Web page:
Racism and racial stereotyping still haunt America’s schools and foster academic underachievement, but “racial literacy” may pave the way toward better understanding and stronger, more successful students. That is the conclusion of Howard Stevenson, a professor and researcher at the University of Pennsylvania Graduate School of Education.
In his new book, Promoting Racial Literacy in Schools: Differences That Make a Difference, Stevenson focuses on how educators, community leaders and parents can resolve stressful face-to-face encounters that reflect racial profiling in public spaces, fuel disputes in neighborhoods, undermine students’ emotional well-being and jeopardize academic success.
The book also advocates cultivating racial literacy and the skills to comprehend, explain and resolve racially stressful social interactions through storytelling, journaling, relaxation, debating and role playing.
“Racial storytelling is the first step toward racial literacy,” Stevenson said, noting that, in the stories people tell, they are able to evaluate their own roles, examine the information they had at that time of the encounter and understand other details more clearly.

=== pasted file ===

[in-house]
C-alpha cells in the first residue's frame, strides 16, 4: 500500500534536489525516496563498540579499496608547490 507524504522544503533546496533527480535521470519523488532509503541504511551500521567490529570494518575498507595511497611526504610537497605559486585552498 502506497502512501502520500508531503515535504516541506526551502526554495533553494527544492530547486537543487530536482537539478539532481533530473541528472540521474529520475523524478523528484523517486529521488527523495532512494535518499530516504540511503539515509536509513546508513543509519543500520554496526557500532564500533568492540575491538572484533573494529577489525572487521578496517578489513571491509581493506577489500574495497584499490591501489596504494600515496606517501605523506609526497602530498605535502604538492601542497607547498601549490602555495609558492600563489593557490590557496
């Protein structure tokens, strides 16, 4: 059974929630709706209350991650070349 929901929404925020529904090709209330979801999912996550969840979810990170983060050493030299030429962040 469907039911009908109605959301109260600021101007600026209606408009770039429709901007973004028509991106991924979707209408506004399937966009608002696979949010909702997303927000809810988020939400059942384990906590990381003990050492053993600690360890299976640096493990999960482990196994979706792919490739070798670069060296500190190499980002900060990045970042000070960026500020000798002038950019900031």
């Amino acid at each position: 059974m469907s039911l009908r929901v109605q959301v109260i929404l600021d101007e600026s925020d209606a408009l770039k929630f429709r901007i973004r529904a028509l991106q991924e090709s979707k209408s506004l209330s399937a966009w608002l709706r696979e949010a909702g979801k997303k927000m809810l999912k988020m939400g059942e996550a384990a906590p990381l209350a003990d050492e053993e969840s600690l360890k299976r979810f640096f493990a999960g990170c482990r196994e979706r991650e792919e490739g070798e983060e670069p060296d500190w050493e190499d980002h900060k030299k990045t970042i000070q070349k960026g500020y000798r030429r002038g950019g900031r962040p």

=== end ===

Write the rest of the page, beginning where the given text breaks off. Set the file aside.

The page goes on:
“As each person shares his or her own story of micro-aggressions, he or she can begin to recast the racial politics of avoidance from childhood,” he said.
Because racial discourse is so stressful in many different ways, educators and school leaders often turn to avoidance coping strategies, failing to act on racial micro-aggressions because of the stress related to negotiating those kinds of conflicts, Stevenson added.
The book provides a model for culturally relevant behavioral management strategies to address racial stress in schools and offers workable solutions for school officials, students and parents. For teachers, it offers tips for developing racial literacy skills and integrating them into the K-12 curriculum, as well as professional development activities that will result in a more tolerant, supportive school environment.
Stevenson, who has more than 20 years of research experience in studying racial socialization, contends the problem with American race relations is not society’s failure to have a deep, meaningful conversation about race. Rather, it is rooted in a lack of skill in managing the fears of what that conversation about race may ignite.